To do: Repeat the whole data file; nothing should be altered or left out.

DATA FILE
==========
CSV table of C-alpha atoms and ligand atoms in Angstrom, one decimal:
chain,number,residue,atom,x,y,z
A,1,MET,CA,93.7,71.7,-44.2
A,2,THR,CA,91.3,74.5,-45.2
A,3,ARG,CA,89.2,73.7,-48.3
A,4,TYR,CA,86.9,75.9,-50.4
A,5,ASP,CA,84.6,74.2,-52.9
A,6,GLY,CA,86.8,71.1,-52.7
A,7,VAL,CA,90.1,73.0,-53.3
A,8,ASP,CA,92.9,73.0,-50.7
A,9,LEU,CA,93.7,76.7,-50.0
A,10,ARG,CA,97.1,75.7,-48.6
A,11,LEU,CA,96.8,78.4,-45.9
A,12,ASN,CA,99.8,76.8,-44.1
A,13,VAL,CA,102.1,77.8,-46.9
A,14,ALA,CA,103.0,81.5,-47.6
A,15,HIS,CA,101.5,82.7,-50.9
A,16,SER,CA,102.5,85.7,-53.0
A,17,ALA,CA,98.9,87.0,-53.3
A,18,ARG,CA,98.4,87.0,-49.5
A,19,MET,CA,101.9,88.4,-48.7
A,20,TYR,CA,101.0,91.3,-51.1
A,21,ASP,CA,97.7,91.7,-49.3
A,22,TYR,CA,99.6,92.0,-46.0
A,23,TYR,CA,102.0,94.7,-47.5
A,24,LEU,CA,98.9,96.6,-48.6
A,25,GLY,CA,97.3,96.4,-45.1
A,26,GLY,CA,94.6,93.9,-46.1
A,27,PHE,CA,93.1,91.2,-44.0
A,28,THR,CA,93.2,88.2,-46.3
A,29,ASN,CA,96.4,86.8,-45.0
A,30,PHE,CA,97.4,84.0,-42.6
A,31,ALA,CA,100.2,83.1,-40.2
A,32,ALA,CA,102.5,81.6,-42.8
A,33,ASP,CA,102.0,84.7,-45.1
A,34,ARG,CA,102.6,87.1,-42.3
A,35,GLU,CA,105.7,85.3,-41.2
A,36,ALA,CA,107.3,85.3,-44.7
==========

CSV table of C-alpha atoms and ligand atoms in Angstrom, one decimal:
chain,number,residue,atom,x,y,z
A,1,MET,CA,93.7,71.7,-44.2
A,2,THR,CA,91.3,74.5,-45.2
A,3,ARG,CA,89.2,73.7,-48.3
A,4,TYR,CA,86.9,75.9,-50.4
A,5,ASP,CA,84.6,74.2,-52.9
A,6,GLY,CA,86.8,71.1,-52.7
A,7,VAL,CA,90.1,73.0,-53.3
A,8,ASP,CA,92.9,73.0,-50.7
A,9,LEU,CA,93.7,76.7,-50.0
A,10,ARG,CA,97.1,75.7,-48.6
A,11,LEU,CA,96.8,78.4,-45.9
A,12,ASN,CA,99.8,76.8,-44.1
A,13,VAL,CA,102.1,77.8,-46.9
A,14,ALA,CA,103.0,81.5,-47.6
A,15,HIS,CA,101.5,82.7,-50.9
A,16,SER,CA,102.5,85.7,-53.0
A,17,ALA,CA,98.9,87.0,-53.3
A,18,ARG,CA,98.4,87.0,-49.5
A,19,MET,CA,101.9,88.4,-48.7
A,20,TYR,CA,101.0,91.3,-51.1
A,21,ASP,CA,97.7,91.7,-49.3
A,22,TYR,CA,99.6,92.0,-46.0
A,23,TYR,CA,102.0,94.7,-47.5
A,24,LEU,CA,98.9,96.6,-48.6
A,25,GLY,CA,97.3,96.4,-45.1
A,26,GLY,CA,94.6,93.9,-46.1
A,27,PHE,CA,93.1,91.2,-44.0
A,28,THR,CA,93.2,88.2,-46.3
A,29,ASN,CA,96.4,86.8,-45.0
A,30,PHE,CA,97.4,84.0,-42.6
A,31,ALA,CA,100.2,83.1,-40.2
A,32,ALA,CA,102.5,81.6,-42.8
A,33,ASP,CA,102.0,84.7,-45.1
A,34,ARG,CA,102.6,87.1,-42.3
A,35,GLU,CA,105.7,85.3,-41.2
A,36,ALA,CA,107.3,85.3,-44.7